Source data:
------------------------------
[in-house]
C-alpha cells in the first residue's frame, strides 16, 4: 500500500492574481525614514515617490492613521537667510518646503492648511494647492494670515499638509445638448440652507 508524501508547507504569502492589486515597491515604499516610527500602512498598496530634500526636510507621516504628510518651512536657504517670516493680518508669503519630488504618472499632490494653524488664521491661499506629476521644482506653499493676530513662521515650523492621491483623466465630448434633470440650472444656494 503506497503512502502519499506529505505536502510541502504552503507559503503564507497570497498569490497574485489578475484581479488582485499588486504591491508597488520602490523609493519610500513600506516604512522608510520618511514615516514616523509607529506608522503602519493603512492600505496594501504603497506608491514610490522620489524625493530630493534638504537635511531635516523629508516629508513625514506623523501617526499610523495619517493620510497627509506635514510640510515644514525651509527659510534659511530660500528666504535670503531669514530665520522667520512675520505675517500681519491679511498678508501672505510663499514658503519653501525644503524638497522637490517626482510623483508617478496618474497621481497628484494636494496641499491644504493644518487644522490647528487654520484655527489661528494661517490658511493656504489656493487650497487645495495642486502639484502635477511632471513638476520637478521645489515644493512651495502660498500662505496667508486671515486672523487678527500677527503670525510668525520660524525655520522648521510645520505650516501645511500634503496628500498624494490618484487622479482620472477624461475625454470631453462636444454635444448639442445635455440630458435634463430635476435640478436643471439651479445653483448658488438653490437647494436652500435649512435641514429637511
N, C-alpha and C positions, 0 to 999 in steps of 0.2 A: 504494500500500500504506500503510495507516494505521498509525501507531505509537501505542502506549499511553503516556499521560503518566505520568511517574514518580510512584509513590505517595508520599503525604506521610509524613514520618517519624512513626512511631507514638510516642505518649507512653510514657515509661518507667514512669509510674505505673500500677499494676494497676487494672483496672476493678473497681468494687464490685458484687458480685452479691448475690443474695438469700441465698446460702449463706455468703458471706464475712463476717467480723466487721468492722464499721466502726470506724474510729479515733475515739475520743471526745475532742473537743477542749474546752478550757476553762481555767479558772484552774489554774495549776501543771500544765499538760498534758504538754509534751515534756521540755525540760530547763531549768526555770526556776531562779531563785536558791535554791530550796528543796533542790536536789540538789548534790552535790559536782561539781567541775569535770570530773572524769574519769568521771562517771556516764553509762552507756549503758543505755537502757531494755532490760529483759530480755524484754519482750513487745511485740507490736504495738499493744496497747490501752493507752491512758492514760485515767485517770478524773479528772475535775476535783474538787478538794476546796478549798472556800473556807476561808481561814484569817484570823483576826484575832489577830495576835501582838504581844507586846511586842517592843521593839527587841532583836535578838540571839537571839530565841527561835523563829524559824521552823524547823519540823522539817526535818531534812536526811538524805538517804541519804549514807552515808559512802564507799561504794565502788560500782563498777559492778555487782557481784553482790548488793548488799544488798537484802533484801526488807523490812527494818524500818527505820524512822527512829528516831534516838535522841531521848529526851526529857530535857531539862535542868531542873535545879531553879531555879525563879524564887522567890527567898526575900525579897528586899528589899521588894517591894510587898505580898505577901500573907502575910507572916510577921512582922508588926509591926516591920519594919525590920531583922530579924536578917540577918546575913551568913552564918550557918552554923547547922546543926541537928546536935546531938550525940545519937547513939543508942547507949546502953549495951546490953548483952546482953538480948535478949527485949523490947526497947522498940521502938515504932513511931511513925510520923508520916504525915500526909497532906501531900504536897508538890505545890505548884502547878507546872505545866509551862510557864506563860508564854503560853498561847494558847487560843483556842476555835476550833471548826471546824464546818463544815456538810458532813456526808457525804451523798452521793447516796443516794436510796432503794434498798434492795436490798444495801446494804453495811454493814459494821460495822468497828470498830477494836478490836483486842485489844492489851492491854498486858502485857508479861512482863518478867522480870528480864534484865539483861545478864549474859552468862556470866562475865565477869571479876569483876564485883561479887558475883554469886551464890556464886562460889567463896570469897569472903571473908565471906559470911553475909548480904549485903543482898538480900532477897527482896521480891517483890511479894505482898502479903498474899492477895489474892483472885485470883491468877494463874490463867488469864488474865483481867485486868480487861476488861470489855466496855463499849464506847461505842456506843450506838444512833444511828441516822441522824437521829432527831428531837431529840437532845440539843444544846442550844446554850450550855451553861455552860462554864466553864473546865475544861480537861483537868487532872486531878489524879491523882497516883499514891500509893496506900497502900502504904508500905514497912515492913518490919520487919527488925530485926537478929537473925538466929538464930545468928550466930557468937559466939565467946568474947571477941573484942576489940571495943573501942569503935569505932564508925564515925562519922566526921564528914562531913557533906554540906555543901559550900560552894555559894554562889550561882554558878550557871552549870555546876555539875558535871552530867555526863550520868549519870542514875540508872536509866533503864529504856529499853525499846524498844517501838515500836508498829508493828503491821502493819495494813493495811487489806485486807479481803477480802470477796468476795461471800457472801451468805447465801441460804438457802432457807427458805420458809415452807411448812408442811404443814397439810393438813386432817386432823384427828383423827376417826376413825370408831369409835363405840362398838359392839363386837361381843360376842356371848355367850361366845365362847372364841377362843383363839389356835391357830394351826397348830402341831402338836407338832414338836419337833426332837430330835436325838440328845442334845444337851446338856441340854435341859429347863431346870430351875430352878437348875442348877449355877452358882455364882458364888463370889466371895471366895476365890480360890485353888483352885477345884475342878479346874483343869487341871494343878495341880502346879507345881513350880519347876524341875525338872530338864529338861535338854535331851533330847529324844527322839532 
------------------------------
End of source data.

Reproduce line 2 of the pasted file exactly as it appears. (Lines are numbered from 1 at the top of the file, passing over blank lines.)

C-alpha cells in the first residue's frame, strides 16, 4: 500500500492574481525614514515617490492613521537667510518646503492648511494647492494670515499638509445638448440652507 508524501508547507504569502492589486515597491515604499516610527500602512498598496530634500526636510507621516504628510518651512536657504517670516493680518508669503519630488504618472499632490494653524488664521491661499506629476521644482506653499493676530513662521515650523492621491483623466465630448434633470440650472444656494 503506497503512502502519499506529505505536502510541502504552503507559503503564507497570497498569490497574485489578475484581479488582485499588486504591491508597488520602490523609493519610500513600506516604512522608510520618511514615516514616523509607529506608522503602519493603512492600505496594501504603497506608491514610490522620489524625493530630493534638504537635511531635516523629508516629508513625514506623523501617526499610523495619517493620510497627509506635514510640510515644514525651509527659510534659511530660500528666504535670503531669514530665520522667520512675520505675517500681519491679511498678508501672505510663499514658503519653501525644503524638497522637490517626482510623483508617478496618474497621481497628484494636494496641499491644504493644518487644522490647528487654520484655527489661528494661517490658511493656504489656493487650497487645495495642486502639484502635477511632471513638476520637478521645489515644493512651495502660498500662505496667508486671515486672523487678527500677527503670525510668525520660524525655520522648521510645520505650516501645511500634503496628500498624494490618484487622479482620472477624461475625454470631453462636444454635444448639442445635455440630458435634463430635476435640478436643471439651479445653483448658488438653490437647494436652500435649512435641514429637511